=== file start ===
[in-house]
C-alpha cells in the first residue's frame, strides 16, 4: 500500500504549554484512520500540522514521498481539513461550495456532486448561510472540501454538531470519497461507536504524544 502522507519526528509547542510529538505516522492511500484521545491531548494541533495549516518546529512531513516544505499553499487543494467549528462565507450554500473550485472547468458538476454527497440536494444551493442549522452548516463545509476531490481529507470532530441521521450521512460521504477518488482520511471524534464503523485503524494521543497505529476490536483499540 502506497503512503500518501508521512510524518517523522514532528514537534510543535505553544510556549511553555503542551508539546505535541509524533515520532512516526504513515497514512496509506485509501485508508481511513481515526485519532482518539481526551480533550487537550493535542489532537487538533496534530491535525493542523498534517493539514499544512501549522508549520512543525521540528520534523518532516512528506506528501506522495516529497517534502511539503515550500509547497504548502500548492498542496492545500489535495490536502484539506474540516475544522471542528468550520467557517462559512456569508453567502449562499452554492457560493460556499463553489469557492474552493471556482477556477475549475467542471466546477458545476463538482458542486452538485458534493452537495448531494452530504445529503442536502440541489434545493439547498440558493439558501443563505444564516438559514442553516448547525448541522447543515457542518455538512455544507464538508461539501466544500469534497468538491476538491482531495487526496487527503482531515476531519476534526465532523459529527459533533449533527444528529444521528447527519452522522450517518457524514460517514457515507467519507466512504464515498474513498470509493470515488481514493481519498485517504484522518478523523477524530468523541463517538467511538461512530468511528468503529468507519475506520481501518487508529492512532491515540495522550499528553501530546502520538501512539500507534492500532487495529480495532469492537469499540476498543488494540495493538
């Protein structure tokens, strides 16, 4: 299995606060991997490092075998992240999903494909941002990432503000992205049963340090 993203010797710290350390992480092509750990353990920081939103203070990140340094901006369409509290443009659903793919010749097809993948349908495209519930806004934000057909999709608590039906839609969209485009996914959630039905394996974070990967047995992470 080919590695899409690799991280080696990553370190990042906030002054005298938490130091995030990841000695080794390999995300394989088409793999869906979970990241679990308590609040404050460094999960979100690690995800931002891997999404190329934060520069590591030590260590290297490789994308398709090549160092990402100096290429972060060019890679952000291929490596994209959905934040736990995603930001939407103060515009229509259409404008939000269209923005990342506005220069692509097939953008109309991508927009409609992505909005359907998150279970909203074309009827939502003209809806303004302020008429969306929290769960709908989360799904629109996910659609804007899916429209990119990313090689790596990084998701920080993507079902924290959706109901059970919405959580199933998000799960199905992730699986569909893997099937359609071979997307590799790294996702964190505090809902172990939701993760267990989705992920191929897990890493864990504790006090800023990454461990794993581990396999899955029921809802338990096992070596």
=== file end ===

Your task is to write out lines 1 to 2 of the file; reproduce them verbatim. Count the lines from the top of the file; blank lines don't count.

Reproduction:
[in-house]
C-alpha cells in the first residue's frame, strides 16, 4: 500500500504549554484512520500540522514521498481539513461550495456532486448561510472540501454538531470519497461507536504524544 502522507519526528509547542510529538505516522492511500484521545491531548494541533495549516518546529512531513516544505499553499487543494467549528462565507450554500473550485472547468458538476454527497440536494444551493442549522452548516463545509476531490481529507470532530441521521450521512460521504477518488482520511471524534464503523485503524494521543497505529476490536483499540 502506497503512503500518501508521512510524518517523522514532528514537534510543535505553544510556549511553555503542551508539546505535541509524533515520532512516526504513515497514512496509506485509501485508508481511513481515526485519532482518539481526551480533550487537550493535542489532537487538533496534530491535525493542523498534517493539514499544512501549522508549520512543525521540528520534523518532516512528506506528501506522495516529497517534502511539503515550500509547497504548502500548492498542496492545500489535495490536502484539506474540516475544522471542528468550520467557517462559512456569508453567502449562499452554492457560493460556499463553489469557492474552493471556482477556477475549475467542471466546477458545476463538482458542486452538485458534493452537495448531494452530504445529503442536502440541489434545493439547498440558493439558501443563505444564516438559514442553516448547525448541522447543515457542518455538512455544507464538508461539501466544500469534497468538491476538491482531495487526496487527503482531515476531519476534526465532523459529527459533533449533527444528529444521528447527519452522522450517518457524514460517514457515507467519507466512504464515498474513498470509493470515488481514493481519498485517504484522518478523523477524530468523541463517538467511538461512530468511528468503529468507519475506520481501518487508529492512532491515540495522550499528553501530546502520538501512539500507534492500532487495529480495532469492537469499540476498543488494540495493538